TCP level communication with C# .NET with a server and a client

.NET has the necessary objects to enable TCP-level messaging in the System.Net.Sockets namespace. The key objects to build an extremely simple TCP server are TcpListener and Socket. The TCP client and server can communicate in a stream-like fashion over the network using the NetworkStream object.

Here’s an example of how a TCP server can ingest the message of a single client:

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Messaging through a service bus in .NET using MassTransit part 8: observing events in the bus


In the previous post we learned how to intercept messages in MassTransit. We can intercept messages using various observer interfaces when sending, publishing, receiving and consuming messages. We cannot modify the message content so they are read-only operations. The implemented interfaces need to be registered with the bus so that we can do any extra work on the messages such as logging or debugging.

In this post we’ll see how to register events that happen in the bus.

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Messaging through a service bus in .NET using MassTransit part 7: intercepting messages


In the previous post we investigated how types are handled by MassTransit and how they are represented in RabbitMq exchanges and queues. With MassTransit we can send and receive concrete objects and it will take care of creating the necessary queues and exchanges for us. The objects are serialised and deserialised without us having to worry about JSON or XML strings.

In this post we’ll see how to intercept messages both in the publisher and receiver.

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Messaging through a service bus in .NET using MassTransit part 6: message types and inheritance support


In the previous post we went through how exceptions are handled in MassTransit. By default the only mechanism is that if a registered consumer throws an exception while processing a message then that message ends up in an error queue. The error queue is named after the queue name where the consumer is listening with “_error” attached to it. By default MassTransit won’t try to relay the message again. However, it’s simple to add various retry policies with the UseRetry extension method. We can configure a wide range of retry policies: incremental, exponential, exception-based ones and other types. In addition MassTransit publishes a Fault message if all retries have been exhausted without success. The fault address or response address can specify a different queue where the fault message will be delivered. A different consumer can then monitor the fault queue and do something meaningful with the fault message.

In this post we’ll look at how message type inheritance is supported in MassTransit.

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Messaging through a service bus in .NET using MassTransit part 5: failures


In the previous post we explored how to inject a dependency into the registered consumer class in MassTransit. Consumer classes will often have at least some sort of dependency such as a repository interface or another abstraction to propagate the changes made. Good software engineering dictates that a class should indicate what dependencies it needs through e.g. its constructor. This is the contrary of control-freak objects that construct all their dependencies hidden in their implementations.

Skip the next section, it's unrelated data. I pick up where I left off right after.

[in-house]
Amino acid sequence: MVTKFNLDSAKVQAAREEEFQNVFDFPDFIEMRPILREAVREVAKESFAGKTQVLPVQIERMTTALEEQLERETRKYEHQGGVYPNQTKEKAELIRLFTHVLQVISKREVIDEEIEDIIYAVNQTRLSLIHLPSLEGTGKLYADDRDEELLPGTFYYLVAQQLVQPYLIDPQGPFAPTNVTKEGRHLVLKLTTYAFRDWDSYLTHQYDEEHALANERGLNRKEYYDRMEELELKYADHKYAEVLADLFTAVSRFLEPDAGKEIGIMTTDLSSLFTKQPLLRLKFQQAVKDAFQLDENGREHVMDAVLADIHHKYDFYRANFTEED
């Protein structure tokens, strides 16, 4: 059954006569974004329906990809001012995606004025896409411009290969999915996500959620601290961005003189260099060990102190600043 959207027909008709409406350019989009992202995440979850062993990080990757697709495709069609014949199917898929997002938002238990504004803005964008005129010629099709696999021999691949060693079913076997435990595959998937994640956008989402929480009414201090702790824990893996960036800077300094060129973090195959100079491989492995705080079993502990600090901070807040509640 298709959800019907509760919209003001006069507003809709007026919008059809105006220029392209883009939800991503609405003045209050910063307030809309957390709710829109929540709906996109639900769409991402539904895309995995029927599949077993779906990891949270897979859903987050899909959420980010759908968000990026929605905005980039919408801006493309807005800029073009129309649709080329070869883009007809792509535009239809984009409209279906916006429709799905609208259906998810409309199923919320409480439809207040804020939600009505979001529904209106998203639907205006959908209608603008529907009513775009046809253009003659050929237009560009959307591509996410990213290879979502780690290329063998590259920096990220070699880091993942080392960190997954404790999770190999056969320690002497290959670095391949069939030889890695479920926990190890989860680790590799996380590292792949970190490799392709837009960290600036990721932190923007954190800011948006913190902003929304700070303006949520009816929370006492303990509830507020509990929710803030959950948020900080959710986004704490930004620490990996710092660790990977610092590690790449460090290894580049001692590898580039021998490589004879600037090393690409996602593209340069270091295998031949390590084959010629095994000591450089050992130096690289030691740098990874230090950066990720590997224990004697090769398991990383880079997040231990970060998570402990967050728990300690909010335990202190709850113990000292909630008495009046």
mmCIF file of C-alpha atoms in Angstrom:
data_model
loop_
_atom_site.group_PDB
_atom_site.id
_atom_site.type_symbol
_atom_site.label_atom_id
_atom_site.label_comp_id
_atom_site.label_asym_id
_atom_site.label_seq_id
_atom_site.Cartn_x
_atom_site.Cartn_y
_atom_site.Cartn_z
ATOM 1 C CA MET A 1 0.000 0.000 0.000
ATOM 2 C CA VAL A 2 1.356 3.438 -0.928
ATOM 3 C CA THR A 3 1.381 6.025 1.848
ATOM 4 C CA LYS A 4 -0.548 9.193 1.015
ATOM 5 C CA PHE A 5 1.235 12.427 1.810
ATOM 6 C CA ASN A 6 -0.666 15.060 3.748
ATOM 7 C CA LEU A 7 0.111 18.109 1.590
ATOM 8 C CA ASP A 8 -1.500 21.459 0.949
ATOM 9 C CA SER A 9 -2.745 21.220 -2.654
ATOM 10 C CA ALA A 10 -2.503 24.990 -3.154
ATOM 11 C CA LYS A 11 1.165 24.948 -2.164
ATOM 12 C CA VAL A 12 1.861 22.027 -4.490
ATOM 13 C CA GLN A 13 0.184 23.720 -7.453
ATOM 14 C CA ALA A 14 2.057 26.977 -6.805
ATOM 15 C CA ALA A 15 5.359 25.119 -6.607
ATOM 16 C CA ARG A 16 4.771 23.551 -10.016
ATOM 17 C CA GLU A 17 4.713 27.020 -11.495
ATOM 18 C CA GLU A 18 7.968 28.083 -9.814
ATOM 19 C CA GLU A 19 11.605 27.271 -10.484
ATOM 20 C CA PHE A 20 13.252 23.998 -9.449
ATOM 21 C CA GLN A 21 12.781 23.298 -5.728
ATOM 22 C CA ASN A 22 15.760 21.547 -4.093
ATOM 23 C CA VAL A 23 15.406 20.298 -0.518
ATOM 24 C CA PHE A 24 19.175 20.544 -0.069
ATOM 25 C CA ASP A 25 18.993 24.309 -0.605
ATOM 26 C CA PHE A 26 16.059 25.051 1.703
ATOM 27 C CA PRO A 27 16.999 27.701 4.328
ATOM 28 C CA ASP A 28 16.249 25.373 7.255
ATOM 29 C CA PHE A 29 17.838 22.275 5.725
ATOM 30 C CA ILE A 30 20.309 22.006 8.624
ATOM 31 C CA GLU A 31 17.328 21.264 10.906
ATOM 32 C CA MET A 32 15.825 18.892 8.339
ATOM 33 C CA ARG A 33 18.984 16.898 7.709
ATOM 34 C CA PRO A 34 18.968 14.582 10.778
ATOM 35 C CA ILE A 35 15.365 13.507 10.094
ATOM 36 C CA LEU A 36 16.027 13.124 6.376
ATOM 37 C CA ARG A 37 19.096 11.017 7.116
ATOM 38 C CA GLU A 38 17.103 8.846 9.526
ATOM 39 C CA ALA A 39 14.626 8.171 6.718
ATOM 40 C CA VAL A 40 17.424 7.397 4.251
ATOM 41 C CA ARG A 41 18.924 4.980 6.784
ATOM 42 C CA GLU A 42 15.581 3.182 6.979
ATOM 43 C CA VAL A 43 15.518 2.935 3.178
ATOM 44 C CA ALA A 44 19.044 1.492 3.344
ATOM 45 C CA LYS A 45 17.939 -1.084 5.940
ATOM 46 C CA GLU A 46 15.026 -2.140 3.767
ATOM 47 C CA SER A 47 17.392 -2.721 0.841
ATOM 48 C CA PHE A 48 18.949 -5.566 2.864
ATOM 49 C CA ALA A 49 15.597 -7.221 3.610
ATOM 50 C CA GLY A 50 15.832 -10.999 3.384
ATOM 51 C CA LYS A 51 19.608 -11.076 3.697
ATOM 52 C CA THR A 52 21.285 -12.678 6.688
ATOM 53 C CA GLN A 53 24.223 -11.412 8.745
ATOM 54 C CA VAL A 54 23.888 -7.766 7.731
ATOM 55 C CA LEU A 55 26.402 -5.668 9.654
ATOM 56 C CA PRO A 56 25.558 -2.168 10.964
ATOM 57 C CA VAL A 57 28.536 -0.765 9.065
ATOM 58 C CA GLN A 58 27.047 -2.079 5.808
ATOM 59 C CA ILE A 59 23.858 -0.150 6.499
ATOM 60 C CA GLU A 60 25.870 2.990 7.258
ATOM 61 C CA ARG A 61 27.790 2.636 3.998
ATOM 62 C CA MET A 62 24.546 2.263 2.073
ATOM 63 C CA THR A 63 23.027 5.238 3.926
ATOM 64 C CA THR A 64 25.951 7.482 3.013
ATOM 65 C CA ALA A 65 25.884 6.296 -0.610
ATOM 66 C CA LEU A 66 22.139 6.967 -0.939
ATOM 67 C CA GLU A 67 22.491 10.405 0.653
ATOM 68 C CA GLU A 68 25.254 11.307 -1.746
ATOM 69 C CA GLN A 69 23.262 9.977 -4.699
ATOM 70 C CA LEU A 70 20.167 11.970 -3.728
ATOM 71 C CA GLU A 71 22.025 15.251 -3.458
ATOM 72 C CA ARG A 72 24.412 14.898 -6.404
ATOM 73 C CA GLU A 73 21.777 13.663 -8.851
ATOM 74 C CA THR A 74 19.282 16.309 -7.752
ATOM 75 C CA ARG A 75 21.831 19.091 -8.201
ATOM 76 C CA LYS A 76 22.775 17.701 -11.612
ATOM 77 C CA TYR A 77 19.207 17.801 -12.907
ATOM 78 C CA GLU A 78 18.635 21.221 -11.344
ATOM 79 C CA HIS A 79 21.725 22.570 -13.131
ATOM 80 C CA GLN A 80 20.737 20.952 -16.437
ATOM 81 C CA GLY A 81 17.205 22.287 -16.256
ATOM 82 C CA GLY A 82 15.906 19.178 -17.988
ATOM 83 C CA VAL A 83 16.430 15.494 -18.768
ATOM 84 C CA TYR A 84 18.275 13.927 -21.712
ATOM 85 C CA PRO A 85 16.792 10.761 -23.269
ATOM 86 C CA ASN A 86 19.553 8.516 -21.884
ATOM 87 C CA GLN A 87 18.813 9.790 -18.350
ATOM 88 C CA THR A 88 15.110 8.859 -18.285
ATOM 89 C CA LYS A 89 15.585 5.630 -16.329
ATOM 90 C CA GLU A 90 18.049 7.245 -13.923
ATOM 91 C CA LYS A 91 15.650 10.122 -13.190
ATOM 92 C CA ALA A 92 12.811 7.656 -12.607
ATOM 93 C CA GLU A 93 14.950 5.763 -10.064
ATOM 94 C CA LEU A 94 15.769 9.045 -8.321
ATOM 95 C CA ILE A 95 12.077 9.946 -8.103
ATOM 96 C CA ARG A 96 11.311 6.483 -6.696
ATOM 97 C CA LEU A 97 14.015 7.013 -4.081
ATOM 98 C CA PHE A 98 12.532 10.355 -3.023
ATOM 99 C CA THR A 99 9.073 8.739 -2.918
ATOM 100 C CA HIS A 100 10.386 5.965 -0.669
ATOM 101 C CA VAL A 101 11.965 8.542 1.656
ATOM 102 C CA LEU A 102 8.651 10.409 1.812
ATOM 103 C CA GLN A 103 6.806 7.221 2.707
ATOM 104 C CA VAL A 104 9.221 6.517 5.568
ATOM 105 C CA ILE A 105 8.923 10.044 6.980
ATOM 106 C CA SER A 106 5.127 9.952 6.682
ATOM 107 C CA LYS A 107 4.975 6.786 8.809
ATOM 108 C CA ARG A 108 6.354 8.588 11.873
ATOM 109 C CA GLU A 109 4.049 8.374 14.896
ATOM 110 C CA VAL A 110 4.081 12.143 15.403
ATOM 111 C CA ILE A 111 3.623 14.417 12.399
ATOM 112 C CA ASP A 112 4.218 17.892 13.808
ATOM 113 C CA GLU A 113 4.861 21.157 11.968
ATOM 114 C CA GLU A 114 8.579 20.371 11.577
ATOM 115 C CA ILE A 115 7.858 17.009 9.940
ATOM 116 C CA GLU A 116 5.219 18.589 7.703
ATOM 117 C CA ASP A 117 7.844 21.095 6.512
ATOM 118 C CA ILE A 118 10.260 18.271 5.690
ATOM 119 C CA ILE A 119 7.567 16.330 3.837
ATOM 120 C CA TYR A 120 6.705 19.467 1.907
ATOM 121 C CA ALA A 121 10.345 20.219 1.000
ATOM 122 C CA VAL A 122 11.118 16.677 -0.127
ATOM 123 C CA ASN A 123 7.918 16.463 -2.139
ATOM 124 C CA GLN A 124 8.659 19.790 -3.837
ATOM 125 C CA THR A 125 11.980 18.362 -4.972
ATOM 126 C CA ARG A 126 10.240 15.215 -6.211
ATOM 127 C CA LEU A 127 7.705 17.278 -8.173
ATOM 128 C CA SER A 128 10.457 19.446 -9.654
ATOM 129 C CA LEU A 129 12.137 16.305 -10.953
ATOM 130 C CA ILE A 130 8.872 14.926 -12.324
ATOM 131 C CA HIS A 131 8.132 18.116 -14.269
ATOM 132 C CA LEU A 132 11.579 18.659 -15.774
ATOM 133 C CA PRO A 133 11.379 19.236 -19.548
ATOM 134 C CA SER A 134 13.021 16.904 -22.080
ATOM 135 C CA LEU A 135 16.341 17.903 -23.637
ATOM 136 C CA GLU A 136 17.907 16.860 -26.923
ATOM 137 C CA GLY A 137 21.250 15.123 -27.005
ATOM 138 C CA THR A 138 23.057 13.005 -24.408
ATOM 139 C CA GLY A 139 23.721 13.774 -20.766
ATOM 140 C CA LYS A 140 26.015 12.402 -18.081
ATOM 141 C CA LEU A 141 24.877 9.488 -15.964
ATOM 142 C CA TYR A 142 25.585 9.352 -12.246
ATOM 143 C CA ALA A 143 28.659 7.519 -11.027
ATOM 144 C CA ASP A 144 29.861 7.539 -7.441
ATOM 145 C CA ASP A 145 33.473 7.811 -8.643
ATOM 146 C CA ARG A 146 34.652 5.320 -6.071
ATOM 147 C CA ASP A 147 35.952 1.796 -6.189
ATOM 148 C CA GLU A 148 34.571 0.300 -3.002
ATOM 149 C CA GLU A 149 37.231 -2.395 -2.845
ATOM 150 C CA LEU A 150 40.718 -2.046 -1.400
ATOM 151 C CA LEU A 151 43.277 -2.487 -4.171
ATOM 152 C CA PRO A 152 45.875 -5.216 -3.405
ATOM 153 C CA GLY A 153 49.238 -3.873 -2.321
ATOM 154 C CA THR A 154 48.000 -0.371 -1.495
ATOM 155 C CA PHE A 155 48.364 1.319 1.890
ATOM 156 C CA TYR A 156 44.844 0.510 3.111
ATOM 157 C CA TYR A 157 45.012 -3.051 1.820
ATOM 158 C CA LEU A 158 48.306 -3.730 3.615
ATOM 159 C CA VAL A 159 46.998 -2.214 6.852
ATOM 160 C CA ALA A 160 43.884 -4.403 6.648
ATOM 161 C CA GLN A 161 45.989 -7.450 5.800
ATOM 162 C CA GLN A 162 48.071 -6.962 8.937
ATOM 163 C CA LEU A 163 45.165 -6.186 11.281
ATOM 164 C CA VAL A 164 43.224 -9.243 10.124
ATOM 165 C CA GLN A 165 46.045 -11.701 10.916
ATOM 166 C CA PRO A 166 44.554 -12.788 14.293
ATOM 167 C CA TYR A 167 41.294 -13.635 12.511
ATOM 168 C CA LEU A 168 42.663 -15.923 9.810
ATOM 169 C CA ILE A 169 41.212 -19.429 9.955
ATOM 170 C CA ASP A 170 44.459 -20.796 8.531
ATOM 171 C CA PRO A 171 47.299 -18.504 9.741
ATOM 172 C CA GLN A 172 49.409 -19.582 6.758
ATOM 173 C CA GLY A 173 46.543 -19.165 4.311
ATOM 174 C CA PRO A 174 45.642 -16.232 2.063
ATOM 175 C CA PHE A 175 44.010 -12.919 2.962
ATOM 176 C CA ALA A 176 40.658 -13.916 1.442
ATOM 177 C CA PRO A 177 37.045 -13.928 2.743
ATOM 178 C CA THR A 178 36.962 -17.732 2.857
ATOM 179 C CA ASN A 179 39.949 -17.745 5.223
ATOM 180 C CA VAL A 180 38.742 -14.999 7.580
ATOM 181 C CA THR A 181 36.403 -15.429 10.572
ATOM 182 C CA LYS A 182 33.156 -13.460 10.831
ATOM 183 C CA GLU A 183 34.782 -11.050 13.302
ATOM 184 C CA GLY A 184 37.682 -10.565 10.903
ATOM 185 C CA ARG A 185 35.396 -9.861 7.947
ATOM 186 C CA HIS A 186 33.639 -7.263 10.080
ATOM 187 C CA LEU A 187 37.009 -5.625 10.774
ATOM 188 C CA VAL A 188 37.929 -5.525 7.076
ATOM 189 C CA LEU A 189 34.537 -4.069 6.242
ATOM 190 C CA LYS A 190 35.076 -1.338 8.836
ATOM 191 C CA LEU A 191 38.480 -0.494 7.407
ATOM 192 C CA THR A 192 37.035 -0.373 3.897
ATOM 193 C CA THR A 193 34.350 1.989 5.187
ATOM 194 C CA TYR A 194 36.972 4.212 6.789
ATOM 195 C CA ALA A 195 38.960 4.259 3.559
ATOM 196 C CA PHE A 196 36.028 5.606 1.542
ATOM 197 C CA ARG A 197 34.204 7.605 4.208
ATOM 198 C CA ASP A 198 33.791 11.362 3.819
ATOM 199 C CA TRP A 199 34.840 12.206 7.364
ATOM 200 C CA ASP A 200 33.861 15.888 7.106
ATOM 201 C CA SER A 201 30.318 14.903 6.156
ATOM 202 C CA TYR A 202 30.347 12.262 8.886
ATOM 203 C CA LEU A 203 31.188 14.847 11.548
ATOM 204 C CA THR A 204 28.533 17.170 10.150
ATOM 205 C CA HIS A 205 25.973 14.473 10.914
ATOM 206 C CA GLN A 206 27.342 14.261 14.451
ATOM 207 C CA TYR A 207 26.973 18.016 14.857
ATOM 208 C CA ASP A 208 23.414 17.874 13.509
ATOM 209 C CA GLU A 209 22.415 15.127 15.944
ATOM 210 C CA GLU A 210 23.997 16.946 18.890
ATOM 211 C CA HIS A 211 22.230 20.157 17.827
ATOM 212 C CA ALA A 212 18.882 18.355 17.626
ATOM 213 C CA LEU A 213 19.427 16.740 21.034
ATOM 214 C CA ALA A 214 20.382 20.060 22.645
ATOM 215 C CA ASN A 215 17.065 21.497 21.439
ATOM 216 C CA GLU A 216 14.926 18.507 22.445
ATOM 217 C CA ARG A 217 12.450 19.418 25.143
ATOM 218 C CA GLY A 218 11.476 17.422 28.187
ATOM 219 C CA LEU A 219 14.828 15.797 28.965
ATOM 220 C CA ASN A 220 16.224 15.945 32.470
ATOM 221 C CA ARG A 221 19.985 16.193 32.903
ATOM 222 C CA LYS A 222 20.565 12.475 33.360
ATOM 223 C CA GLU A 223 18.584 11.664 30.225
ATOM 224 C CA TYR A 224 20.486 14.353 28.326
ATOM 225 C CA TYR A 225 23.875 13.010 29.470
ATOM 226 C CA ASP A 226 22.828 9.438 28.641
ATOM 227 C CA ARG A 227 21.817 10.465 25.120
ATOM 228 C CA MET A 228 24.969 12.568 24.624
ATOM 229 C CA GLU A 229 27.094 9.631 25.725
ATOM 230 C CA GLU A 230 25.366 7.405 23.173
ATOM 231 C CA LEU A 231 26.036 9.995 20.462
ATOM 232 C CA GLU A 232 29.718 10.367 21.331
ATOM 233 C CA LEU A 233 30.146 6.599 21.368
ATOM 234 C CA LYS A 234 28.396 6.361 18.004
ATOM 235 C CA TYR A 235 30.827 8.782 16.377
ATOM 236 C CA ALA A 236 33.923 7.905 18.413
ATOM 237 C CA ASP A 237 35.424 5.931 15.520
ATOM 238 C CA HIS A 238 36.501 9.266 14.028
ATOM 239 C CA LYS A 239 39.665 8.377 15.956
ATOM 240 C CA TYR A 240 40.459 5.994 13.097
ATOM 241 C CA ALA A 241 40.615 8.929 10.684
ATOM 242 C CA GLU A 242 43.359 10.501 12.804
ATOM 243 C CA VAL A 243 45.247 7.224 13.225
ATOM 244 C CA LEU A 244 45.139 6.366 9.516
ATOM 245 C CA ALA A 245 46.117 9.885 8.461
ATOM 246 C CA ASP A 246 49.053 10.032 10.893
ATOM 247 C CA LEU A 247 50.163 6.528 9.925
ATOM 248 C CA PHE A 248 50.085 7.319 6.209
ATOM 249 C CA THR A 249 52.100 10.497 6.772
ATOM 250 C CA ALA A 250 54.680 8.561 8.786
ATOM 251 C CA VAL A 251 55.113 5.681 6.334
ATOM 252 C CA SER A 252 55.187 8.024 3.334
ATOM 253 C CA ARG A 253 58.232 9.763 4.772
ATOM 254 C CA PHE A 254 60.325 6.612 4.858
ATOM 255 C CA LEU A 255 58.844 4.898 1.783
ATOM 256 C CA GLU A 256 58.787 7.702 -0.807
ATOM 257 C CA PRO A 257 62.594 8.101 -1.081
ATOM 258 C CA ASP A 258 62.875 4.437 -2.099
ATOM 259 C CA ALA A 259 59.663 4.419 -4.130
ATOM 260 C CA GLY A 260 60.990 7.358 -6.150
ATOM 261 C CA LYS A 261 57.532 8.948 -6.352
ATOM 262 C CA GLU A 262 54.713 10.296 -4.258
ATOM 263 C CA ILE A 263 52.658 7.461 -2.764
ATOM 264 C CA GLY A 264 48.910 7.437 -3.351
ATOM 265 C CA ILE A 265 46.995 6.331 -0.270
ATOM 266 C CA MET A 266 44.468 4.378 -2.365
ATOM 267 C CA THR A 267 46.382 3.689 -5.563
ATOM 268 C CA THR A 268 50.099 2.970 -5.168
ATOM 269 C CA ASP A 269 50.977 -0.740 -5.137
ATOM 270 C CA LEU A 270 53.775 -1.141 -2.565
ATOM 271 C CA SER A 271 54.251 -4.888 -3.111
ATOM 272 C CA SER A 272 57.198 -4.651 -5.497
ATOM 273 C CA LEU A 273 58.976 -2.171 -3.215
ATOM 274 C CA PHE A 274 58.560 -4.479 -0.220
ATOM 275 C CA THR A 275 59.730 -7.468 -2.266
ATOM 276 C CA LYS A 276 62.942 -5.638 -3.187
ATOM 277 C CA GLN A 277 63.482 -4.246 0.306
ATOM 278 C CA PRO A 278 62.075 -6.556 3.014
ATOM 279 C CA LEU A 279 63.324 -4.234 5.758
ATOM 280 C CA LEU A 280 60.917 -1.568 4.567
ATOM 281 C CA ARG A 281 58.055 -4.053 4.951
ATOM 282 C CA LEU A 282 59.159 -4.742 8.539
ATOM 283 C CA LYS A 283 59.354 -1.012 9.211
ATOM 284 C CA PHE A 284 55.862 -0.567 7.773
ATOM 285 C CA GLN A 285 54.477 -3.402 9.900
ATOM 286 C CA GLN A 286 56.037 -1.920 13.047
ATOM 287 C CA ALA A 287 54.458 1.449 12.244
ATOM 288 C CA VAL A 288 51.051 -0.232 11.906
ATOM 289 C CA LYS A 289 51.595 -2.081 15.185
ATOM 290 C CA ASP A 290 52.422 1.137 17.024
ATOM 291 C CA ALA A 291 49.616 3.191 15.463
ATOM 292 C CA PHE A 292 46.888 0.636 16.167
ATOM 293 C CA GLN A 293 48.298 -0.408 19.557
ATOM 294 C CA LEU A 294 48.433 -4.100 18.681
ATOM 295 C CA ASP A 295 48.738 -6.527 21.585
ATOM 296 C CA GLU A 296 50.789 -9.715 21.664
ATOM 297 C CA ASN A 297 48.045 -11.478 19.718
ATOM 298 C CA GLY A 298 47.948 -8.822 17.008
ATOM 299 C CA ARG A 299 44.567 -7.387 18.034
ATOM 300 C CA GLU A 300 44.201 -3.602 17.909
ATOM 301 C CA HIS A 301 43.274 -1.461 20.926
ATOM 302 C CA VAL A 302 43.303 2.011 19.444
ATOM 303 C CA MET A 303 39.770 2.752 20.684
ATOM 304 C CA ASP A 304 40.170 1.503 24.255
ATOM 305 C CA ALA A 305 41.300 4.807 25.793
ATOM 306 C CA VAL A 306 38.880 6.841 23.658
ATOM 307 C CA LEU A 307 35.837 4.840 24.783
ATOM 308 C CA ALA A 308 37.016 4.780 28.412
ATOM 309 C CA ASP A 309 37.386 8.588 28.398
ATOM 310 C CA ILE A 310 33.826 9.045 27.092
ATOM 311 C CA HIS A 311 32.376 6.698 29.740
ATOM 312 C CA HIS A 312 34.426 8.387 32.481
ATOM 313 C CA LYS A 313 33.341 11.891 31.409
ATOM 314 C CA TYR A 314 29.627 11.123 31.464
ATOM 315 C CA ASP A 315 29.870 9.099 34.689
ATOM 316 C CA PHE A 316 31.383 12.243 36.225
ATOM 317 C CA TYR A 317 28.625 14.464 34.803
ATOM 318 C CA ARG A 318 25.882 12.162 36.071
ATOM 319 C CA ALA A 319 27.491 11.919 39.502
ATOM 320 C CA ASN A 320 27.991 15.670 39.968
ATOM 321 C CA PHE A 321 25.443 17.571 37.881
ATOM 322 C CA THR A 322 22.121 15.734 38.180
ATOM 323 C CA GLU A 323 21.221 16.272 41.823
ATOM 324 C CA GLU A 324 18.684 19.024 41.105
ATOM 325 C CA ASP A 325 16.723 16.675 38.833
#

In this post we’ll take a look at various failure handling options in MassTransit.

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Messaging through a service bus in .NET using MassTransit part 4: dependency injection with StructureMap


In the previous post we saw how to publish messages with MassTransit. Our demo register customer command listener publishes a customer registered event that any interested party can sign up to. An advantage with the setup is that the publisher has no knowledge of the consumers, they are completely decoupled. The opposite and more frequent case is often a manager application that knows exactly which parties should be notified and sends them a message directly.

In this post we’ll diverge a little from messaging techniques and look at dependency injection instead. We’re inte particular interested in how to inject a dependency into a registered command or event consumer.

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Messaging through a service bus in .NET using MassTransit part 3: publishing messages to multiple consumers


In the previous post we got our hands dirty and started coding a small demo application around MassTransit. We managed to send a message from a publisher to a consumer using the MassTransit/RabbitMq client library. We saw a very basic configuration of the bus control and how to register a consumer for a message type. The message type can by convention be an event or a command. Both are best encapsulated in an interface with get-set properties and separate naming conventions. Therefore commands and events are not some special C# language features in this case. Instead, they are basic terminology in the world of messaging. Our first example centred around sending a single command using a single queue.

In this post we’ll extend our demo to publishing a message that can be consumed by multiple receivers. The goal is to publish a customer registered event from the register customer command consumer. The event will be consumed by 2 receivers that the event publisher will not have any knowledge of.

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